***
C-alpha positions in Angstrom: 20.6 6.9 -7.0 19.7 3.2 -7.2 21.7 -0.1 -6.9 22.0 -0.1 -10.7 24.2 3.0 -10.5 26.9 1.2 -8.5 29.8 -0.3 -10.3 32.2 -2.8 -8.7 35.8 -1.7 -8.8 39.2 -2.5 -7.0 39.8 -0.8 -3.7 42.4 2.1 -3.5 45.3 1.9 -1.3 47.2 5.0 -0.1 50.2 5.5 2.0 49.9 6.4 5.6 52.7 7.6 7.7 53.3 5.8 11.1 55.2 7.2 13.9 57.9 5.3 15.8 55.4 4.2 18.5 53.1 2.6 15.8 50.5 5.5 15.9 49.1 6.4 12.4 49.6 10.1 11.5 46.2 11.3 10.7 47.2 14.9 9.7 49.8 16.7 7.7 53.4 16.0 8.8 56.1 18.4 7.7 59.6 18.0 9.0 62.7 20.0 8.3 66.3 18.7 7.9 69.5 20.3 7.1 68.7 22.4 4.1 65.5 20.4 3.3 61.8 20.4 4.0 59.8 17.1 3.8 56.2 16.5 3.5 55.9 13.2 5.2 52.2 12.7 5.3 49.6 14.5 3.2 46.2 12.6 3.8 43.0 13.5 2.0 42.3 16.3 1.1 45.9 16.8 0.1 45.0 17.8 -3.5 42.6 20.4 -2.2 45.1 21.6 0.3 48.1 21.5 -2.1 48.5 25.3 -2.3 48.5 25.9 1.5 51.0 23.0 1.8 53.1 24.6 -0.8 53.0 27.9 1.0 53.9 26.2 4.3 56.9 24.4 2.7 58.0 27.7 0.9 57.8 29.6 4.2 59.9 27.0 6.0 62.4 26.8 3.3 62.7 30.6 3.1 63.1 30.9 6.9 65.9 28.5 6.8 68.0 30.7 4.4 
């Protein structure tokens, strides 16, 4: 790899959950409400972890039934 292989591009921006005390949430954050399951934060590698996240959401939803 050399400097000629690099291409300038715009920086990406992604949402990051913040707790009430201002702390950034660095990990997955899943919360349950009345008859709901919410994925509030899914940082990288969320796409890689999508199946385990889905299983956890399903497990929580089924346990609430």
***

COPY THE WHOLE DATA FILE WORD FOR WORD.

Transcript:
C-alpha positions in Angstrom: 20.6 6.9 -7.0 19.7 3.2 -7.2 21.7 -0.1 -6.9 22.0 -0.1 -10.7 24.2 3.0 -10.5 26.9 1.2 -8.5 29.8 -0.3 -10.3 32.2 -2.8 -8.7 35.8 -1.7 -8.8 39.2 -2.5 -7.0 39.8 -0.8 -3.7 42.4 2.1 -3.5 45.3 1.9 -1.3 47.2 5.0 -0.1 50.2 5.5 2.0 49.9 6.4 5.6 52.7 7.6 7.7 53.3 5.8 11.1 55.2 7.2 13.9 57.9 5.3 15.8 55.4 4.2 18.5 53.1 2.6 15.8 50.5 5.5 15.9 49.1 6.4 12.4 49.6 10.1 11.5 46.2 11.3 10.7 47.2 14.9 9.7 49.8 16.7 7.7 53.4 16.0 8.8 56.1 18.4 7.7 59.6 18.0 9.0 62.7 20.0 8.3 66.3 18.7 7.9 69.5 20.3 7.1 68.7 22.4 4.1 65.5 20.4 3.3 61.8 20.4 4.0 59.8 17.1 3.8 56.2 16.5 3.5 55.9 13.2 5.2 52.2 12.7 5.3 49.6 14.5 3.2 46.2 12.6 3.8 43.0 13.5 2.0 42.3 16.3 1.1 45.9 16.8 0.1 45.0 17.8 -3.5 42.6 20.4 -2.2 45.1 21.6 0.3 48.1 21.5 -2.1 48.5 25.3 -2.3 48.5 25.9 1.5 51.0 23.0 1.8 53.1 24.6 -0.8 53.0 27.9 1.0 53.9 26.2 4.3 56.9 24.4 2.7 58.0 27.7 0.9 57.8 29.6 4.2 59.9 27.0 6.0 62.4 26.8 3.3 62.7 30.6 3.1 63.1 30.9 6.9 65.9 28.5 6.8 68.0 30.7 4.4 
């Protein structure tokens, strides 16, 4: 790899959950409400972890039934 292989591009921006005390949430954050399951934060590698996240959401939803 050399400097000629690099291409300038715009920086990406992604949402990051913040707790009430201002702390950034660095990990997955899943919360349950009345008859709901919410994925509030899914940082990288969320796409890689999508199946385990889905299983956890399903497990929580089924346990609430």